Thursday, July 14, 2011


In January of last year I read an article in The Morning Star about a memorial garden to British volunteers in the Spanish Civil War in London. However it wasn’t till this May that I decided to visit my native ‘old smoke’ from Spain to try and find it.

Google was no great help but did point me to another memorial by County Hall, the former GLC council chamber on the Thames opposite Westminster. I did eventually track down the memorial garden, or patio to be more correct, but I will come to that later.

To go back in history the memorials are to the British volunteers who joined the International Brigades. These were made up largely of socialist, communist and anarchist volunteers from numerous countries to went to Spain to defend the Second Spanish Republic in the 1936 – 1939 Spanish Civil War.

It is claimed people from 53 nations took part. The total number of volunteer combatants could have been as high as 35,000 although it is estimated that only around 20,000 were on the battle front at any one time. In addition up to 5,000 were engaged in non-combatant activities. They fought against the Spanish Nationalist forces under Franco which in turn were supported by German and Italian forces.

Some 2,000 people from Britain joined the International Brigades plus another 250 from what was then the Irish Free State. The Irish were in the main divided between the British Battalion and the Abraham Lincoln Battalion. Britons also served in both as well as the Tom Mann Centuria – a small group who operated as part of the largely German Thälmann Battalion.

It is well known that the English writers Laurie Lee and George Orwell served in the International Brigades alongside the trade union leader Jack Jones. However I was intrigued to find the name of the actor James Robertson Justice also listed amongst the combatants plus an “English upper-class communist” Esmond Romilly.

There are actually a number of memorials to the International Brigade volunteers throughout Britain. However the main one is without a doubt in Jubilee Gardens by the London Eye and County Hall – or rather it normally is. It consists of a bronze statue by Ian Walters that was unveiled by the former Labour Party leader Michael Foot in 1985. Unfortunately you cannot visit it to next year. The gardens are being revamped, the statue is in storage and when they re-open the memorial will have a new location away from the Eye’s queue.

Every year the International Brigades Memorial Trust holds a ceremony to commemorate those who felt compelled between 1936 and 1939 to travel to Spain to fight against fascism. As I stated previously around 2,000 made that journey with 500 paying the ultimate sacrifice and dying in Spain.

The 2010 commemoration ceremony in Jubilee Gardens was the first held by the IBMT at which no veterans of the conflict were present but needless to say their children and grandchildren were.

Now to the second London memorial. Whilst Jubilee Gardens is visited by hundreds of thousands of people a year the memorial garden has to be viewed by appointment. The reason for this it proudly stands at the Marx Memorial Library in Clerkenwell.

I made the short walk from Farringdon Station along streets I hadn’t trod for over 45 years. I presumed the library would have a garden at the front in which would be placed the memorial. I found myself standing outside a building in Clerkenwell Green and noticed there was an exhibition inside dedicated to the Wapping Newspaper Strike. It soon occurred to me this was Marx House, a former 1738 Welsh Charity school, but garden there was none.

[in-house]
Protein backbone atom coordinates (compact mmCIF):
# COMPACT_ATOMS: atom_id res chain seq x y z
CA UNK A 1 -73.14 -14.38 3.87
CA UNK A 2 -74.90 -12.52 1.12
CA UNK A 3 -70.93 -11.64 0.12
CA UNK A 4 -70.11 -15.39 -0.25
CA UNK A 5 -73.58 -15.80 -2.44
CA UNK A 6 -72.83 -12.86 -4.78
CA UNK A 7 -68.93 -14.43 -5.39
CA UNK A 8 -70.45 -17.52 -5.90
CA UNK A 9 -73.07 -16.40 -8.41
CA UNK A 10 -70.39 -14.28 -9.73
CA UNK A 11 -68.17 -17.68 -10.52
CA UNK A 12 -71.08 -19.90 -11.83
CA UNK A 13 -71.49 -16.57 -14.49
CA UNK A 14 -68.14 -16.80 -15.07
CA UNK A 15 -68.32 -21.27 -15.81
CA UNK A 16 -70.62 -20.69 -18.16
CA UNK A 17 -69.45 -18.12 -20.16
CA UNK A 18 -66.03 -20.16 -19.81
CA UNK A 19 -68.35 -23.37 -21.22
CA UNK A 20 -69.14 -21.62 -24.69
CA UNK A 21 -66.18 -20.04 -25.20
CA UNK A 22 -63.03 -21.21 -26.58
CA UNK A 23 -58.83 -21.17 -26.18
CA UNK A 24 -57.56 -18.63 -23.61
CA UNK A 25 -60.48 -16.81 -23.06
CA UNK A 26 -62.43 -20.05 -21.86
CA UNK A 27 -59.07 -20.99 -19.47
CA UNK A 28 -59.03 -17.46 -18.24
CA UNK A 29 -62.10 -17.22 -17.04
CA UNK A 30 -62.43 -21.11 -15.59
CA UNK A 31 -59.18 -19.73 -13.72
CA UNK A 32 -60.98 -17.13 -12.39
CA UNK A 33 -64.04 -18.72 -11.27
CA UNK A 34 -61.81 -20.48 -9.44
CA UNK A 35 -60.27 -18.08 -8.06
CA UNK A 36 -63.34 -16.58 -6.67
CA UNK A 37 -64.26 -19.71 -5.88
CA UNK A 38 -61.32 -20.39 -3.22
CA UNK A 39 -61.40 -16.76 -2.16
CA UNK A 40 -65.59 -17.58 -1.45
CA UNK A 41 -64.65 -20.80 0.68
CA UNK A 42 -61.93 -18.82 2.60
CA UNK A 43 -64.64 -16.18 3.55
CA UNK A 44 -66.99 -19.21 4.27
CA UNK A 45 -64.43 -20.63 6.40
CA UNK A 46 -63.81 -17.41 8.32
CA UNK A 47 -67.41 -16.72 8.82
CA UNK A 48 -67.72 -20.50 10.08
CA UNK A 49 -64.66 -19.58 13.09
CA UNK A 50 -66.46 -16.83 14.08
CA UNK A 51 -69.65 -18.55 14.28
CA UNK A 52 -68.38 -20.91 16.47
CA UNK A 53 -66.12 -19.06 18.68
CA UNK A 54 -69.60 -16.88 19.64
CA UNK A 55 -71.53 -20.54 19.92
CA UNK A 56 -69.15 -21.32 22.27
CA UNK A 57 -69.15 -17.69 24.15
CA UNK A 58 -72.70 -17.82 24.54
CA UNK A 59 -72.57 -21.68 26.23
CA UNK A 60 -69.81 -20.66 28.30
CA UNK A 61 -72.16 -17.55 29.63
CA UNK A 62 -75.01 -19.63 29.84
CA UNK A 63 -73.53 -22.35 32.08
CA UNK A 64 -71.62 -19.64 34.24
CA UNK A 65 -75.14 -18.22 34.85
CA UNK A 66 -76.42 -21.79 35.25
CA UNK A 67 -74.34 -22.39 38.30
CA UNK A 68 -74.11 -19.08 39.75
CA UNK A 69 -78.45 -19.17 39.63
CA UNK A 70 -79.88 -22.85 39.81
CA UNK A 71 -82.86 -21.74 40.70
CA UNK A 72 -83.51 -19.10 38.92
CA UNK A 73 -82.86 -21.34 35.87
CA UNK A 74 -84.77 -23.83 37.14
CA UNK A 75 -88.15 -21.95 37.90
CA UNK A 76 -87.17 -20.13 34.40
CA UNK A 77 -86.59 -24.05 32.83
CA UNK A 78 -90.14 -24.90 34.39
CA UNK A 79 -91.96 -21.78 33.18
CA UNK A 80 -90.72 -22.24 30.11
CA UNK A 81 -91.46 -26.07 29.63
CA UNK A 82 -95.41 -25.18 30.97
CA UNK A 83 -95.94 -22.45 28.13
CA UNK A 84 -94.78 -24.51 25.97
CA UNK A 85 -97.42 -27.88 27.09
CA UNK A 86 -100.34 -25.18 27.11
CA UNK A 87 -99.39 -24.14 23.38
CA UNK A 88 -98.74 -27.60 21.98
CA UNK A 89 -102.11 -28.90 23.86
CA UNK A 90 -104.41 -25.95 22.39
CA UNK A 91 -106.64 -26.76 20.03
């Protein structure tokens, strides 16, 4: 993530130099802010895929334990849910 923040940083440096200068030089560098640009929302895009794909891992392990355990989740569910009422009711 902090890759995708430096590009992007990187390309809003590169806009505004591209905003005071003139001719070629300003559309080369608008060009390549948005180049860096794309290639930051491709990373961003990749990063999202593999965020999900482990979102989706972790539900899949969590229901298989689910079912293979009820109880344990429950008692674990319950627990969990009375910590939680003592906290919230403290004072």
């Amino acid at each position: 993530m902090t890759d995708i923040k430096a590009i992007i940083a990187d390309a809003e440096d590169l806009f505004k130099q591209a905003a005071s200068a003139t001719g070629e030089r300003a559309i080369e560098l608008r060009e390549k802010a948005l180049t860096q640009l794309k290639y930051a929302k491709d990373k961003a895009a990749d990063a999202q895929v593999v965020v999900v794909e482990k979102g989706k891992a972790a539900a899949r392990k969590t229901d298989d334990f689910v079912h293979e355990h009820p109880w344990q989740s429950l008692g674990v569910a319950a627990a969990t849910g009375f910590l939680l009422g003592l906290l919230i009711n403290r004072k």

I had pre-arranged my visit and went up to the library which apart from holding Marx’s own library also houses the definitive archives related to the International Brigades. I was then led back through the building and out through a door which led to a small patio at the rear of the building. I was in the International Brigade Memorial Garden.

The official inauguration took place in January of last year and was presided over by Les Baylis and Tony Burke, the assistant general secretaries of Unite the Union. It was they who unveiled the striking statue of an International Brigade volunteer which had previously been at the Unite training centre in Quorn in Leicestershire.

At that ceremony Les Baylis had said: “It is entirely fitting that Unite Graphical Paper and Media Sector has sponsored this garden and chosen to relocate the magnificent bronze statue of an international Brigade fighter within these walls.”

The reason is that by trade more printers went to fight in Spain than any other. Three of that number George Hardy, Leslie Maughan and Walter Tapsell gave their lives for democracy and are honoured by a commemoration plaque on the patio’s wall which also includes the name of journalist Ralph Fox.

Bill Alexander, the commander of the British battalion and a member of the union, was the president of the Marx Memorial Library up till his death. The brigade veterans left their archives to the library in perpetuity in 1975. Today they are the finest source for the conflict in the British Isles and can be viewed by researchers and historians along with the numerous other important document collections at the library.

Perhaps this memorial garden is best summed up by Tony Burke who said at the ceremony: “We would want Unite members, and trade unionists and printers, to visit the archive and also spend a few moments at the memorial to remember those brave printers who risked and gave their lives as members of the International Brigades and fought against fascism. We well always recall that ‘freedom was never held, without a fight, without struggle there can be no victory’!”

(A version of the above article appeared in The Morning Star on July 14 2011)

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